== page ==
Just as Democrats Need Texas, It Seems Democrats Have Overlooked Texas For This Week's Convention

In a sea of red and blue states tussling for territory in the upcoming presidential election, Texas looms as a giant purple battleground state smack dab in the middle of everything. Though the Lone Star State has been a Republican stronghold for several decades, Democrats believe they can steal away Texas in 2020.

Winning Texas would probably guarantee the Democrats a presidential win in 2020. But how Texas and the top faces of its Democratic Party fared for this week's Democratic National Convention, the Lone Star State looks like a long-forgotten state.

First, there was the convention's location. Houston was one of three finalists to hold the convention, along with Miami and Milwaukee. The Democrat Party last year chose Milwaukee to host the 2020 convention, which begins on Monday.

The only time the state of Texas has ever held the Democratic National Convention was in 1928, when they nominated Al Smith, at Sam Houston Hall in Houston. Republicans have only held their conventions twice in Texas: Dallas in 1984 to nominate Ronald Reagan to a second term, and Houston in 1992 to nominate George H.W. Bush for a second term.

Secondly for Texas Democrats in 2020, none of its prominent names—or heavy hitters—are among the listed speakers for this week's convention. This includes the snubbing of former Democratic presidential candidates Beto O'Rourke and Julián Castro.

O'Rourke finished 2.6 points behind Republican Ted Cruz for one of the state's U.S. Senate seats in the 2018 midterm election. O'Rourke, who is a former U.S. Representative, garnered national attention for his grassroots campaign that swept the state and captivated Democrats around the country.

Castro is the former mayor of San Antonio who delivered a keynote speech at the 2012 Democrat convention for Barack Obama. Castro later landed a spot as housing secretary in Obama's cabinet in 2014.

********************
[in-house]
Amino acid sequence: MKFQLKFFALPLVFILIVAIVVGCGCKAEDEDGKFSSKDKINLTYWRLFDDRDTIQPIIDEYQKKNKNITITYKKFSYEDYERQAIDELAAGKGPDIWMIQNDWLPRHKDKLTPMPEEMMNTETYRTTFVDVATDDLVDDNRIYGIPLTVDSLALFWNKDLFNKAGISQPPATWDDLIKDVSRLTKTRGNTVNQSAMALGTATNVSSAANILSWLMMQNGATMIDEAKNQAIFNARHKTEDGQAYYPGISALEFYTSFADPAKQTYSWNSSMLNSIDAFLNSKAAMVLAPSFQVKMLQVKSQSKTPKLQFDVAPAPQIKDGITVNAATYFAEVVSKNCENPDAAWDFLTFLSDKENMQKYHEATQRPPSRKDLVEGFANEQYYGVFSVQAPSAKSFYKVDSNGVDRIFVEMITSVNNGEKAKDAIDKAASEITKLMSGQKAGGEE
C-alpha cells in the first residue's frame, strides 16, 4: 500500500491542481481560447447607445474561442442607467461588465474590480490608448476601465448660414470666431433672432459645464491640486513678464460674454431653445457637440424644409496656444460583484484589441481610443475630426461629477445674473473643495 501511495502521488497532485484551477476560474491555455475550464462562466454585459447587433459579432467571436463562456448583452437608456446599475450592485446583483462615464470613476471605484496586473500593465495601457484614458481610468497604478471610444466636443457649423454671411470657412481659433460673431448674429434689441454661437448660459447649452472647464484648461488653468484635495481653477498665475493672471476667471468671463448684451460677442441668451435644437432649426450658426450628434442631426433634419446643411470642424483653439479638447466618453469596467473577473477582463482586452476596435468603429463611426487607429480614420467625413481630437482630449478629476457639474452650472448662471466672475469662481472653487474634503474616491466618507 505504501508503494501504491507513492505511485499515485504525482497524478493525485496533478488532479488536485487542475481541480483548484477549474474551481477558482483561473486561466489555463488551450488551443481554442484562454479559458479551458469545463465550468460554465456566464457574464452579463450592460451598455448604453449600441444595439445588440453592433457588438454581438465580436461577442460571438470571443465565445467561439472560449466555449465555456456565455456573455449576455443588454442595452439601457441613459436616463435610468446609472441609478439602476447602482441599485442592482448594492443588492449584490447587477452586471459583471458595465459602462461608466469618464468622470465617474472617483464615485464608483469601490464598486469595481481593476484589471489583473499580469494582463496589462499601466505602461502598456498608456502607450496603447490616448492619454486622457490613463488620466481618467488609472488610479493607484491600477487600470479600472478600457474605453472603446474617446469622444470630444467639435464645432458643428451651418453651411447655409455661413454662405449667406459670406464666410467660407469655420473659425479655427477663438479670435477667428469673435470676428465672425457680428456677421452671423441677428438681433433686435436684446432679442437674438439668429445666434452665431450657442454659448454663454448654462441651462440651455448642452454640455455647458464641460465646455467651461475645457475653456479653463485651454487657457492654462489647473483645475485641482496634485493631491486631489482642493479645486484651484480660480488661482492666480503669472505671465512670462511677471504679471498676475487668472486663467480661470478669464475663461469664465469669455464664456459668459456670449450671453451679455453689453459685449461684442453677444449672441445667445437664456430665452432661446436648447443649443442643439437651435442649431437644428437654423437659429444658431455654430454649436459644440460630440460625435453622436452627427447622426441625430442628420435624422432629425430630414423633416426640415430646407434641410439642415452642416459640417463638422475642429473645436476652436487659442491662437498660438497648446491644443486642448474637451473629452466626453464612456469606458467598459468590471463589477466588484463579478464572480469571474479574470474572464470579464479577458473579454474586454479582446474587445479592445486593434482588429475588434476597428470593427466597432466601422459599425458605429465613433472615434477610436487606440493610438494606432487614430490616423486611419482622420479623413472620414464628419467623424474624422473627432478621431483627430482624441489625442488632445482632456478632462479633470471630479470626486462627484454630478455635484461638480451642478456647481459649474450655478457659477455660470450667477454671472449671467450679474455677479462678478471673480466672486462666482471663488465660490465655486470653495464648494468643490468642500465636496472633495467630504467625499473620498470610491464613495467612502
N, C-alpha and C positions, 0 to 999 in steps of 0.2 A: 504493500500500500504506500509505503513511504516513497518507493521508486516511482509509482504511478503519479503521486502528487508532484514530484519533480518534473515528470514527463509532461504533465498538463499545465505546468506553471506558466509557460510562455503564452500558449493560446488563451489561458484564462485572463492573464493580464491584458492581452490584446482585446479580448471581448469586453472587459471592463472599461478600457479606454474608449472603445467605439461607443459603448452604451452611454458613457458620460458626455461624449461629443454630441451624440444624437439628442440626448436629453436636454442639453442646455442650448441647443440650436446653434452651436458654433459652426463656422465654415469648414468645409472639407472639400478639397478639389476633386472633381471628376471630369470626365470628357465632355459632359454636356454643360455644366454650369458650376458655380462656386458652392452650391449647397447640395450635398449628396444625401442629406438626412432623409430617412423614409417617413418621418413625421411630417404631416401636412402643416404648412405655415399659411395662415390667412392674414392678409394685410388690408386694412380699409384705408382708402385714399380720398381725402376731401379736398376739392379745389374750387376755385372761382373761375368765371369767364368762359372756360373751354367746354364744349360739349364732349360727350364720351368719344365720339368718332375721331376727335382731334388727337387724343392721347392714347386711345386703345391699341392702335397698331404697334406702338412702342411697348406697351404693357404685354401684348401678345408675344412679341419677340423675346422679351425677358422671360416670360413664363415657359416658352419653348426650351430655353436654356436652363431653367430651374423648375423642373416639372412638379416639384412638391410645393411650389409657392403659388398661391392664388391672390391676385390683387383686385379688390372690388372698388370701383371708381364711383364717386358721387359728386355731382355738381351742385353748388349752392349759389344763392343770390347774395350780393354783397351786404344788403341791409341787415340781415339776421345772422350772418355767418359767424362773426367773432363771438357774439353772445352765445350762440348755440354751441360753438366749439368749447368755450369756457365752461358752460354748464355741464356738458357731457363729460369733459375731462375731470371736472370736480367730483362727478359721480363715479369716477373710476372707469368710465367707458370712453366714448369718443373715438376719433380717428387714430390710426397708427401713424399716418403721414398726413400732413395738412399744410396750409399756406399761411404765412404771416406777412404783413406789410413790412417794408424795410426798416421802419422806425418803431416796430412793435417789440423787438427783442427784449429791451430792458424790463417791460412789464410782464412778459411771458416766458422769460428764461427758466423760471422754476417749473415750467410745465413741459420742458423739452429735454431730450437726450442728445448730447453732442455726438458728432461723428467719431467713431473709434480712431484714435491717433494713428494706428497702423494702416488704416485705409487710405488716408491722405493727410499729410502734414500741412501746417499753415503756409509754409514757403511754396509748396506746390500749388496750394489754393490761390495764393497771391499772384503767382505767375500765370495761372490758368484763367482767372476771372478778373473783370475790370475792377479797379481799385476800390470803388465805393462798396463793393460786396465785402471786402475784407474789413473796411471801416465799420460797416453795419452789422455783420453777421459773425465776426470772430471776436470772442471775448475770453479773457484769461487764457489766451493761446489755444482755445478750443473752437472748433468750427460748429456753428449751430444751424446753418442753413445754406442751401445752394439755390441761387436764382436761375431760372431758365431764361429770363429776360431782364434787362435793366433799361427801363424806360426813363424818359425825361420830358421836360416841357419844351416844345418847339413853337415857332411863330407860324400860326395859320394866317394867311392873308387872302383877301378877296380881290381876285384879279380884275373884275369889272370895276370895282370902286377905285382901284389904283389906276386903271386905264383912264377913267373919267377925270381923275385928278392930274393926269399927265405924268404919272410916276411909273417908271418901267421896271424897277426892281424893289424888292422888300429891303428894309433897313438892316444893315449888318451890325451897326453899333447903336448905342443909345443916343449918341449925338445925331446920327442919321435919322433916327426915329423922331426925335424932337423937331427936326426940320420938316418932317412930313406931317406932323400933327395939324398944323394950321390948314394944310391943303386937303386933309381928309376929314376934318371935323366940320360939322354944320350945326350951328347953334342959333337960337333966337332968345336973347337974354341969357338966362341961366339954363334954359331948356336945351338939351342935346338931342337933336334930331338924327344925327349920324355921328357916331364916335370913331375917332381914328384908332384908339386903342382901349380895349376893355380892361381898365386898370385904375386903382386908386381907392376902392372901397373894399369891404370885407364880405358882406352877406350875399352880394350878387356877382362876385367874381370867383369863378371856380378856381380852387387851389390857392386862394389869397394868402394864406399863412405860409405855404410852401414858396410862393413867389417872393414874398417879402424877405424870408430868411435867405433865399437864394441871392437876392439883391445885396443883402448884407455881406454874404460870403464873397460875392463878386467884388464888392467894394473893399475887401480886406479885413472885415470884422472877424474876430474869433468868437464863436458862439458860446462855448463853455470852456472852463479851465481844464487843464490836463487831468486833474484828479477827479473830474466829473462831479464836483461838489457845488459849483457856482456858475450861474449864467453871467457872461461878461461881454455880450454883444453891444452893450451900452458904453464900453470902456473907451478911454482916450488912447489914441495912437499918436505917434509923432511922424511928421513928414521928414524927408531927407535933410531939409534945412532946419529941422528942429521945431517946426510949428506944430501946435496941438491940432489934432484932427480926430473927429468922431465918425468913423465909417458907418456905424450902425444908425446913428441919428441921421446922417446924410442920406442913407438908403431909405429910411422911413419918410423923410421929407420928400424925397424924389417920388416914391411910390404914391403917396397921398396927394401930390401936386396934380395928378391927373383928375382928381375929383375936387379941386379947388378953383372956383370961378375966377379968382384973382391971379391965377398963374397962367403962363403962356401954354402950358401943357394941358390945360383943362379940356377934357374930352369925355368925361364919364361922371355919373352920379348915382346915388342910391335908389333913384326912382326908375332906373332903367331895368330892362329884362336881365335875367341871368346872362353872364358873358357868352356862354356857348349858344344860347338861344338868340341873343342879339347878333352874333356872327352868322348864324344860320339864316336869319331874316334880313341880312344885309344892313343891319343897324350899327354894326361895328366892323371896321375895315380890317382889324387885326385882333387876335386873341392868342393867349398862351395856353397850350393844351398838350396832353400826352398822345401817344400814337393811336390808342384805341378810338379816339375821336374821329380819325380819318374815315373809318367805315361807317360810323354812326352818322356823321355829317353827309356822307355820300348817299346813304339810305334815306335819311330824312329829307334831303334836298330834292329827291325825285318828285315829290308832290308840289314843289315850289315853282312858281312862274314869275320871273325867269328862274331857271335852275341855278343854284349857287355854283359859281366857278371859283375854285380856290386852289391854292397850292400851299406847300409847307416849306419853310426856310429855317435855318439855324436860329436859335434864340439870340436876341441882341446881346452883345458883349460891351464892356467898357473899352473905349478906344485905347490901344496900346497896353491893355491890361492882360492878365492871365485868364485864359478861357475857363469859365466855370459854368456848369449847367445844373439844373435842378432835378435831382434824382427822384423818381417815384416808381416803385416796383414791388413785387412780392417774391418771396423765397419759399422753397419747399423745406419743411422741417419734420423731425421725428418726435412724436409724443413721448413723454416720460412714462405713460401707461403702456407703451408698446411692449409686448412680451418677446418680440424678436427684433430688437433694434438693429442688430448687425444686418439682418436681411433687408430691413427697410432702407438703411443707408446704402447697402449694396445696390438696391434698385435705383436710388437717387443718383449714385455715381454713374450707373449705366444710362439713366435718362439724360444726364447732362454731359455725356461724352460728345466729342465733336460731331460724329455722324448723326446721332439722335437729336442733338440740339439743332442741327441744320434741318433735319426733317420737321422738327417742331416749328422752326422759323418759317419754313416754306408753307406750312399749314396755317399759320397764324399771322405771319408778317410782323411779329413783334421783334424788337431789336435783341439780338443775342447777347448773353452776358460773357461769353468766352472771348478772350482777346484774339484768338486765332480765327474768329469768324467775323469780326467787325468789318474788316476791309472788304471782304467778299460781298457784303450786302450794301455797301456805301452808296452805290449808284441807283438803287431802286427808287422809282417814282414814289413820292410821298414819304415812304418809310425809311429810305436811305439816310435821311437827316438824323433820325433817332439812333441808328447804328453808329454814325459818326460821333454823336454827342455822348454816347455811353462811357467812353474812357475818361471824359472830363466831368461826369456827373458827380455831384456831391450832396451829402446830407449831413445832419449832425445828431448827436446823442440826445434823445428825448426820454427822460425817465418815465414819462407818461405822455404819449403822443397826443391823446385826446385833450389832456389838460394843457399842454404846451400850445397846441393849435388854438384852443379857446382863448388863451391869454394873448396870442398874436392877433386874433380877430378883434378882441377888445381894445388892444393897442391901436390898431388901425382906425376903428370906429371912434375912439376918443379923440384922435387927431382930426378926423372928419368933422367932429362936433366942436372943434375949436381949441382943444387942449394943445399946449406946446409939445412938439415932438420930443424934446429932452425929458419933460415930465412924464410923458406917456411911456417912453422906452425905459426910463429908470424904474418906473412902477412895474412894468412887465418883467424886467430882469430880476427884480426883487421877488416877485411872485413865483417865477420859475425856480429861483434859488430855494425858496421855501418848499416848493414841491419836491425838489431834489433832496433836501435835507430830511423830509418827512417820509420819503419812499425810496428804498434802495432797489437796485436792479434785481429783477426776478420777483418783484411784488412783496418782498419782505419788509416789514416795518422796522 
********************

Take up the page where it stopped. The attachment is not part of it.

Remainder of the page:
With no major voice or representation, it begs the question of Texas' relevance in the upcoming election.

"Does the DNC [Democratic National Committee] and the national Democratic Party get how important Texas is? The short answer is no," O'Rourke told a Dallas Morning News production called Lone Star Politics.

Beto O'Rourke
Campaign workers for Democratic presidential candidate, former Rep. Beto O’Rourke (D-TX) yell chants during the Fourth of July parade on July 4, 2019 in Independence, Iowa. Democratic candidates for president including Joe Biden, Beto O'Rourke, Kamala Harris, Pete Buttigieg and Bernie Sanders are celebrating America’s independence in Iowa. Photo by Joshua Lott/Getty Images

Texas has two lawmakers who will make appearances in the virtual convention: U.S. Rep. Colin Allred and two-term state Rep. Victoria Neave. The two Dallas-area lawmakers upset GOP incumbents in the process. Both are seen as rising stars in Texas Democratic circles.

Texas Democratic Party chairman Gilbert Hinojosa said it was "a step in the right direction. ... Still, there are several more speaking slots that should have been awarded to our remarkable list of Texas leaders."

Democrats have not won Texas since Jimmy Carter defeated Gerald Ford in the 1976 election, and Donald Trump's nine-point win over Hillary Clinton in 2016 was the closest presidential race in the state in 40 years.

Trump and presumed Democratic presidential nominee Joe Biden are close in most Texas polls right now.